About a year ago, I was trying to teach my students about vector addition when I found this video on CNN, which does a wonderful job of depicting vector addition problems in real life. The plane is *trying* to fly to its right, but yet it is actually moving straight down the runway.

The impetus for the straight-ahead movement, we are to understand, is a leftward-blowing wind, which balances out the rightward-pointing plane.

While we don’t know exactly how strong the wind is, we can estimate it fairly easily. My students estimated that the plane was pointing $30^{\circ}$ to the right. A simple internet search told us that large planes land at speeds between $120$ and $150$ miles per hour. Right triangle trigonometry tells us that the wind speed, then, is between $\approx 120\sin(30^{\circ})$ and $\approx 150\sin(30^{\circ})$, or between roughly $60$ and $75$, miles per hour. Winds of $75$ miles per hour are characteristic of weak (F1) tornadoes, but $60$ mile per hour winds are regular enough to be believable here. (Data from Weather Underground confirm that maximum wind speeds were in the neighborhood of $55$ to $65$ miles per hour in the Chicago area in the days before that video was posted.)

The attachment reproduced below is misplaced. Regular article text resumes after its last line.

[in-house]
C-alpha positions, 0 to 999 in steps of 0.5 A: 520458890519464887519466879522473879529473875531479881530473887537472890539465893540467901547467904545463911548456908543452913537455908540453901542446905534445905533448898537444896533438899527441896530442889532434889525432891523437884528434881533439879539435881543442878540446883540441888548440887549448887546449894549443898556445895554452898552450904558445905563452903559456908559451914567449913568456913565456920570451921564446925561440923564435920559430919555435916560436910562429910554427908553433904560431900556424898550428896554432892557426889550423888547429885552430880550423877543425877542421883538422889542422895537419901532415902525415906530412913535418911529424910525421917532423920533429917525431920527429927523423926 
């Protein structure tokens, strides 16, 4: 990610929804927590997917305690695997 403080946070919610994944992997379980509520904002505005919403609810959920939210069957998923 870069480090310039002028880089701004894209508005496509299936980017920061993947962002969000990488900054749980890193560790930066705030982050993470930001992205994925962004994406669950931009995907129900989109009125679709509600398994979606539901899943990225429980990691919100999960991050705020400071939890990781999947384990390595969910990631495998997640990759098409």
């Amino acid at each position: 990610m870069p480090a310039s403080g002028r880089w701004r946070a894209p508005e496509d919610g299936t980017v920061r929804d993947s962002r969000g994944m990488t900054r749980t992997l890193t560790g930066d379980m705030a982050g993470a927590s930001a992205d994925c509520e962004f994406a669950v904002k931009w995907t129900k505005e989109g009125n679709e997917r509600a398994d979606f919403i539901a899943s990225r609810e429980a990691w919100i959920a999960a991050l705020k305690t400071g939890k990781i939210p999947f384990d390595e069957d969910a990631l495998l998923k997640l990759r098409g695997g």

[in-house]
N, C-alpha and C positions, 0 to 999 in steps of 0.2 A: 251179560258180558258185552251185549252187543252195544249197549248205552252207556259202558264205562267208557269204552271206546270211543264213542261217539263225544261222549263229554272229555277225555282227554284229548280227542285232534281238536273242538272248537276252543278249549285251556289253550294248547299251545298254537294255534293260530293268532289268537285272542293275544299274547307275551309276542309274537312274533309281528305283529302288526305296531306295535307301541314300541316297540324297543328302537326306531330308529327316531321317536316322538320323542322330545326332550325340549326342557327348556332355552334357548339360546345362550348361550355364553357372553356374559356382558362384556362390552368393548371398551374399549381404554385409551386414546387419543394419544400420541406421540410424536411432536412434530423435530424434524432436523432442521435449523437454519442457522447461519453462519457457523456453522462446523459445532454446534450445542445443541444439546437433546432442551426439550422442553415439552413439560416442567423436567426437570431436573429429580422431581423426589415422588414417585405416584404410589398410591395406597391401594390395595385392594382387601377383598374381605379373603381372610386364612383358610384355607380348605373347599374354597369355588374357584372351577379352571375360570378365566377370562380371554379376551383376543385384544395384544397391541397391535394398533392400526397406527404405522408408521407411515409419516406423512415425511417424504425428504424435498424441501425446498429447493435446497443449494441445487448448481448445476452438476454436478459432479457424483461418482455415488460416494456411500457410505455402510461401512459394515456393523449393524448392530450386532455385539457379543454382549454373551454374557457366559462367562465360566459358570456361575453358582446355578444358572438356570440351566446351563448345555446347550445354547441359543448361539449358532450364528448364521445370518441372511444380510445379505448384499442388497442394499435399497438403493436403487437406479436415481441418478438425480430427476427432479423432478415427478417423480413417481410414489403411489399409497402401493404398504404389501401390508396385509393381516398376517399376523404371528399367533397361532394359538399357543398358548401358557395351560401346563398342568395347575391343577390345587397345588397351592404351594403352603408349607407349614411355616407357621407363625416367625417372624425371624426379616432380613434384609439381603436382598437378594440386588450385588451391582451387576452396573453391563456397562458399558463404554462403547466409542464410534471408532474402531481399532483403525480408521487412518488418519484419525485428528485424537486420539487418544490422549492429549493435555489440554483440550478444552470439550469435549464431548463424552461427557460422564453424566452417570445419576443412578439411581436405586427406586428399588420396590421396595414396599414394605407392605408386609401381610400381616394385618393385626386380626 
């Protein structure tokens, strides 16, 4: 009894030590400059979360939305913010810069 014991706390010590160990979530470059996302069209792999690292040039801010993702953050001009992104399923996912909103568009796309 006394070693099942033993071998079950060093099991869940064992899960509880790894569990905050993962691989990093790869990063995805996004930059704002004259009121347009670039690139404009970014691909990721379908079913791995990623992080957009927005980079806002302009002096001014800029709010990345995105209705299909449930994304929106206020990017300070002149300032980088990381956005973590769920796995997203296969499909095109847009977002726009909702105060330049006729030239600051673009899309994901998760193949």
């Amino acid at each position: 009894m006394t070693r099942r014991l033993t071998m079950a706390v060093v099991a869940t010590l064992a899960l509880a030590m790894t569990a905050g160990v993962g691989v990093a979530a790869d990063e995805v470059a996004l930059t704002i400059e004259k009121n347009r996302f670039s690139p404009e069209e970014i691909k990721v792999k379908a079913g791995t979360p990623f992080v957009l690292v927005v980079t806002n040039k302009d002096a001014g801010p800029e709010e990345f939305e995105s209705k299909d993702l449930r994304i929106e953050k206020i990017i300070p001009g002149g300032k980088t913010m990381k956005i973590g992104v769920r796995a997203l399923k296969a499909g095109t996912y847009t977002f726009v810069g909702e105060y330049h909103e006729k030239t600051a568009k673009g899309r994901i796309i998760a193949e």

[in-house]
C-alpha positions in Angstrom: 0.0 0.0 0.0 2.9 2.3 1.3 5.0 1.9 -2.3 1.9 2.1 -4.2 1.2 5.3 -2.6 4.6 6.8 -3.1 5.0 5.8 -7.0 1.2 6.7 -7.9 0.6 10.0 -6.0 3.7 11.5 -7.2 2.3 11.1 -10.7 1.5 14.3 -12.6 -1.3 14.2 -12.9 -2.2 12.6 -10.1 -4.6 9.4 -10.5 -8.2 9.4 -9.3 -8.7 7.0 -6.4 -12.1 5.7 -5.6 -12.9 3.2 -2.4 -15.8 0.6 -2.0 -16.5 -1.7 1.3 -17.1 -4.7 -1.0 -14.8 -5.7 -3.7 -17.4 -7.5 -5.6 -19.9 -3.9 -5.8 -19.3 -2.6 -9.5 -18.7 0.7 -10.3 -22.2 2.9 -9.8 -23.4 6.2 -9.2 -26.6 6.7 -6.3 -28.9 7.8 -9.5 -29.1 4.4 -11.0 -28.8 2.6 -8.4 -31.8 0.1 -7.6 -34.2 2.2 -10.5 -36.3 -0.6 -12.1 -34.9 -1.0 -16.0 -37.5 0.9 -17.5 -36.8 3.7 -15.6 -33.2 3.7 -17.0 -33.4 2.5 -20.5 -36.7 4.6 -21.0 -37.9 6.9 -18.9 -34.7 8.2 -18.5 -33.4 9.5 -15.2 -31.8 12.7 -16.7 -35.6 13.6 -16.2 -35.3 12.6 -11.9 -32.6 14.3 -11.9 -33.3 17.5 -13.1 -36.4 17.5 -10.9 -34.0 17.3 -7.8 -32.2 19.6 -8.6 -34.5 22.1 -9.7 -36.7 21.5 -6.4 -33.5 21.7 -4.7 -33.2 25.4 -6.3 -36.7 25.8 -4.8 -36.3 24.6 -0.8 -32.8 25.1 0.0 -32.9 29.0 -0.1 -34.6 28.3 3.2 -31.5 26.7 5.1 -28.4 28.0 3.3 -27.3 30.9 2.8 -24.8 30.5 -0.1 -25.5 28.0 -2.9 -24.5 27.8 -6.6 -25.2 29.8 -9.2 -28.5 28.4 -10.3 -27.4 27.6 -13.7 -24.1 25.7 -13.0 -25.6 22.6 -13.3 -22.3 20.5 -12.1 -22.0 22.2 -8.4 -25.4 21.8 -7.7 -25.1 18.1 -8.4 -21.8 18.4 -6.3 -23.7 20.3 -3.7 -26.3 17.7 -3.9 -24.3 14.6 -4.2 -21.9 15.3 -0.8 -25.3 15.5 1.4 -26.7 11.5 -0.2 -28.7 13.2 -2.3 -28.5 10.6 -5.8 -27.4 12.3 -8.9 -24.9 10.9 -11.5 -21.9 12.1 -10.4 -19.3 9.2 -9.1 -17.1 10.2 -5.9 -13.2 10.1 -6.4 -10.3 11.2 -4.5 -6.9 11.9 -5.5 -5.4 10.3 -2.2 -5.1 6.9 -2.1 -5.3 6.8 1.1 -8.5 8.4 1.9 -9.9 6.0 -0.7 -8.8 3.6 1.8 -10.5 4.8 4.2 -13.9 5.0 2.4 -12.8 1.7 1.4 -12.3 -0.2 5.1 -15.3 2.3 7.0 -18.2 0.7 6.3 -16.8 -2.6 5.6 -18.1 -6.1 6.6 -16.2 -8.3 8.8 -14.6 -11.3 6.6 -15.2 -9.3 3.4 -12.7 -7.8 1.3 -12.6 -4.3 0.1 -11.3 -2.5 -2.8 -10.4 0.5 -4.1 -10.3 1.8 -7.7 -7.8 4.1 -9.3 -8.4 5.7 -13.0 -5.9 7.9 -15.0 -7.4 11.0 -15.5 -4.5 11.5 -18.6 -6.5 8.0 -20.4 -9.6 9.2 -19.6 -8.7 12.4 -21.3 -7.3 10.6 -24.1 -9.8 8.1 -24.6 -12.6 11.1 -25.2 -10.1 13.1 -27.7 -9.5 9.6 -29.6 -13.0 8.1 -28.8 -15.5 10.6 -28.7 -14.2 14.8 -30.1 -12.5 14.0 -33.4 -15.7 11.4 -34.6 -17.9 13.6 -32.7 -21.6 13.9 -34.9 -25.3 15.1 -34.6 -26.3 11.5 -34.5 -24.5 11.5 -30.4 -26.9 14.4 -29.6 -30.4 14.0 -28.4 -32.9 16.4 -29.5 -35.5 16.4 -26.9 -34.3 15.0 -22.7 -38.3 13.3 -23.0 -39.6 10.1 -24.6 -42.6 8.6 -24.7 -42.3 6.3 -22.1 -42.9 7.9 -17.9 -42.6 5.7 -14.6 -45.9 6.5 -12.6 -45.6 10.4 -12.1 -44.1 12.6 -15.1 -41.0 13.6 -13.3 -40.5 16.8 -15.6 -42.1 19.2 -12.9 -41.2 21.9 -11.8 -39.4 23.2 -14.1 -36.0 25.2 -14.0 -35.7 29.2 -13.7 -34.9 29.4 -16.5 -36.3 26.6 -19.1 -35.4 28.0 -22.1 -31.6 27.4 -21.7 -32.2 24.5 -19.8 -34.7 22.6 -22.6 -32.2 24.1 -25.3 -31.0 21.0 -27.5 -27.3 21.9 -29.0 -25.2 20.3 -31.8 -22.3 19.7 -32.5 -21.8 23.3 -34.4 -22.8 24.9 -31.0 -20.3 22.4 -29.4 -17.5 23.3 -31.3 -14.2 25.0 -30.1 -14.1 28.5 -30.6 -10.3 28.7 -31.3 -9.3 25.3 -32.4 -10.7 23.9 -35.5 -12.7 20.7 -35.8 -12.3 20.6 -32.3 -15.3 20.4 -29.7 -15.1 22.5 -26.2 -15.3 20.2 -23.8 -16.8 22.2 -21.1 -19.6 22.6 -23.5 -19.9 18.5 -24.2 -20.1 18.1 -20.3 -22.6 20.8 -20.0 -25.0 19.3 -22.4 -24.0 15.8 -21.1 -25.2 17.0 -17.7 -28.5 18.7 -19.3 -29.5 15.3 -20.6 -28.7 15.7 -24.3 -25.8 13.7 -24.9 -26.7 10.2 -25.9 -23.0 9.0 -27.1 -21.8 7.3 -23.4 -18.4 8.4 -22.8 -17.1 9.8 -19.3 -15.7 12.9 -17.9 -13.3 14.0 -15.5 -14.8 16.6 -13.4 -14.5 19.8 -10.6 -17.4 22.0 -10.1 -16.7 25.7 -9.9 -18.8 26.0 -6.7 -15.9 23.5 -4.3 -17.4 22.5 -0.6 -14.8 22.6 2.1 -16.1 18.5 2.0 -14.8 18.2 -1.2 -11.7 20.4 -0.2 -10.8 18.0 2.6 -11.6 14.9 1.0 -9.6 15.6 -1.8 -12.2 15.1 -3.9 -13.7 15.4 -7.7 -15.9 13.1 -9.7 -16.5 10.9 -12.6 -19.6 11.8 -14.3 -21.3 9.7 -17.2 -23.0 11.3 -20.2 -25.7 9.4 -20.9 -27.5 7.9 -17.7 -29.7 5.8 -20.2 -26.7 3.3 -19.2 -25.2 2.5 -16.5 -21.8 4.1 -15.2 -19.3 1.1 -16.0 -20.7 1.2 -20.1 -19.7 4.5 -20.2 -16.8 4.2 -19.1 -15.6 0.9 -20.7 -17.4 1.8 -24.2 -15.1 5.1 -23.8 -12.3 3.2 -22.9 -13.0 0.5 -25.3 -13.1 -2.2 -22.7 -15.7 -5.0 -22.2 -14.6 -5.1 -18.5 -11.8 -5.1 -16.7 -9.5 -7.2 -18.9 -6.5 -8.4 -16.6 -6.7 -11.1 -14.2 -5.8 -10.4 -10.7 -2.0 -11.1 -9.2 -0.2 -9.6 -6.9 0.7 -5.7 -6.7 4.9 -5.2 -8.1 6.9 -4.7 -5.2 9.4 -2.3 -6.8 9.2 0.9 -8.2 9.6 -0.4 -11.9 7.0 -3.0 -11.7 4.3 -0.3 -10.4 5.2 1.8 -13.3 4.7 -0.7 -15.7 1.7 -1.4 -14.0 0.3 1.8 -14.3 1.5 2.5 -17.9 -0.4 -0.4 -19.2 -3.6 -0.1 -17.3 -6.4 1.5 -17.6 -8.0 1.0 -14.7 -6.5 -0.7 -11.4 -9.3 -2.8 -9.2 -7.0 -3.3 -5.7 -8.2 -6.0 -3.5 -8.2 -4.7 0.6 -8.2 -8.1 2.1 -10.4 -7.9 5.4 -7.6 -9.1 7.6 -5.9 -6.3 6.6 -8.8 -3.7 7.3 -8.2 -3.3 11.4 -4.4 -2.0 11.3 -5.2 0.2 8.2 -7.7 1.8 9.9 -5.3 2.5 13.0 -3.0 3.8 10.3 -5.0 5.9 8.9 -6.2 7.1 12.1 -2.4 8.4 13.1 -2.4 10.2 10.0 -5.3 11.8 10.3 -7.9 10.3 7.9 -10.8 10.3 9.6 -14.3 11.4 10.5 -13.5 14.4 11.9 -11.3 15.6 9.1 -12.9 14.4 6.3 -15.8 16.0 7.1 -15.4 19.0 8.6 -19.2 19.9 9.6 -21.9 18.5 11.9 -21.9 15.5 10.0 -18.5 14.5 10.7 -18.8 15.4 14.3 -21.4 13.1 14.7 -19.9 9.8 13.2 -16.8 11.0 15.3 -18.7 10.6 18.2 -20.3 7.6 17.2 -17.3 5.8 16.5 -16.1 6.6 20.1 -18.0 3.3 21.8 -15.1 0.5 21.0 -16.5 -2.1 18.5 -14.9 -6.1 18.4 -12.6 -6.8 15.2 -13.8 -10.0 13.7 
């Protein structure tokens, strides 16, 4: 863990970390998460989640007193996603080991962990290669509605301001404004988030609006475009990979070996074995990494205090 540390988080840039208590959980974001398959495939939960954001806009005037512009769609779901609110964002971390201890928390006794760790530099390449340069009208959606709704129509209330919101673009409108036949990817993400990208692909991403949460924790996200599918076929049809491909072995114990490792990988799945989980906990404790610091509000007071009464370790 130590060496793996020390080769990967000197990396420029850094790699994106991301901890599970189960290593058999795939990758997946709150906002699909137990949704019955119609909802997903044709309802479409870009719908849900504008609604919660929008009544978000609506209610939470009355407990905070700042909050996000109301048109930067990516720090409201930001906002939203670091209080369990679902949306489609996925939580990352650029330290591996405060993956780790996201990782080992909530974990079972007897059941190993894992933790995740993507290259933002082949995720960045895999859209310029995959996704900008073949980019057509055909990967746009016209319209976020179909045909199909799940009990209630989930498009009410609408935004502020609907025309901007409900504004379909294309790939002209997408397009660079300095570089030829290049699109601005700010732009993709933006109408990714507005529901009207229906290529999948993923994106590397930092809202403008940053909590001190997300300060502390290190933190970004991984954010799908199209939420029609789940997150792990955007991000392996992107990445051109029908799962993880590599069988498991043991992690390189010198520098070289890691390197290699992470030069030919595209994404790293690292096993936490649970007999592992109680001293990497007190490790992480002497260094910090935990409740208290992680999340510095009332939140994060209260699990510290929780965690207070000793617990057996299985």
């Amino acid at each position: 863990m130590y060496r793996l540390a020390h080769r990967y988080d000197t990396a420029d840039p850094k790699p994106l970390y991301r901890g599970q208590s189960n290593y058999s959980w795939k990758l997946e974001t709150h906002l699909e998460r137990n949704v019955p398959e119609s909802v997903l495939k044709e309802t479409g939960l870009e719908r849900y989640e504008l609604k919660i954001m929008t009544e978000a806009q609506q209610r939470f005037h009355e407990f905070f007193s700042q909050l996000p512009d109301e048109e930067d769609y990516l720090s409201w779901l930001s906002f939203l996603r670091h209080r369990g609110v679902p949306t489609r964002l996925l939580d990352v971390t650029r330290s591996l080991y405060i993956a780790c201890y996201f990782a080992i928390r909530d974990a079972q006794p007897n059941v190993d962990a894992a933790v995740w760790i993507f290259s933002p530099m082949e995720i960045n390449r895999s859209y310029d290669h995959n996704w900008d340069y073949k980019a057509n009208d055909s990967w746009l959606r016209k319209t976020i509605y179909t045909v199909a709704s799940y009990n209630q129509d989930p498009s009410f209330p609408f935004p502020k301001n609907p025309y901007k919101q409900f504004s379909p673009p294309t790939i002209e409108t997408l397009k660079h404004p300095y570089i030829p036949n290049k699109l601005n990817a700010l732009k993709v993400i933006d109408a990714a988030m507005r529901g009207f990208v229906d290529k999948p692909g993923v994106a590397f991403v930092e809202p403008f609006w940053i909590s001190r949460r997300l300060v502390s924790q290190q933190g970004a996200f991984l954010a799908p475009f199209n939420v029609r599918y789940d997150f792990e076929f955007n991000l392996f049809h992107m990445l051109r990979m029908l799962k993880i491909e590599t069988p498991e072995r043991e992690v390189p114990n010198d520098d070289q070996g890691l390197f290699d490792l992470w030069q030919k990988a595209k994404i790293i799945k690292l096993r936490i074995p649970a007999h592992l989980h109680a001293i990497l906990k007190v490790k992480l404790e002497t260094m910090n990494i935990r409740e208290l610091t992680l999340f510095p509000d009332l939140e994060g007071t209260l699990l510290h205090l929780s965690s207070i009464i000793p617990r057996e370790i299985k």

However, this does not tell the complete story about the wind. We are only able to “see” the portion of the wind blowing *across* the runway. The wind might not be going directly perpendicularly to the runway, though. It might be blowing a little bit into the plane, slowing it down, or it may be a bit of a tailwind, speeding the plane up. What we can say is the the *component* of the wind moving perpendicular to the runway is the $60$ to $75$ miles per hour we had found.

So, if we remember our formulas that $$\mathrm{comp}_{\vec{w}}(\vec{v})=\frac{\vec{v}\cdot\vec{w}}{|\vec{w}|},$$ we can improve our estimates on the wind speed.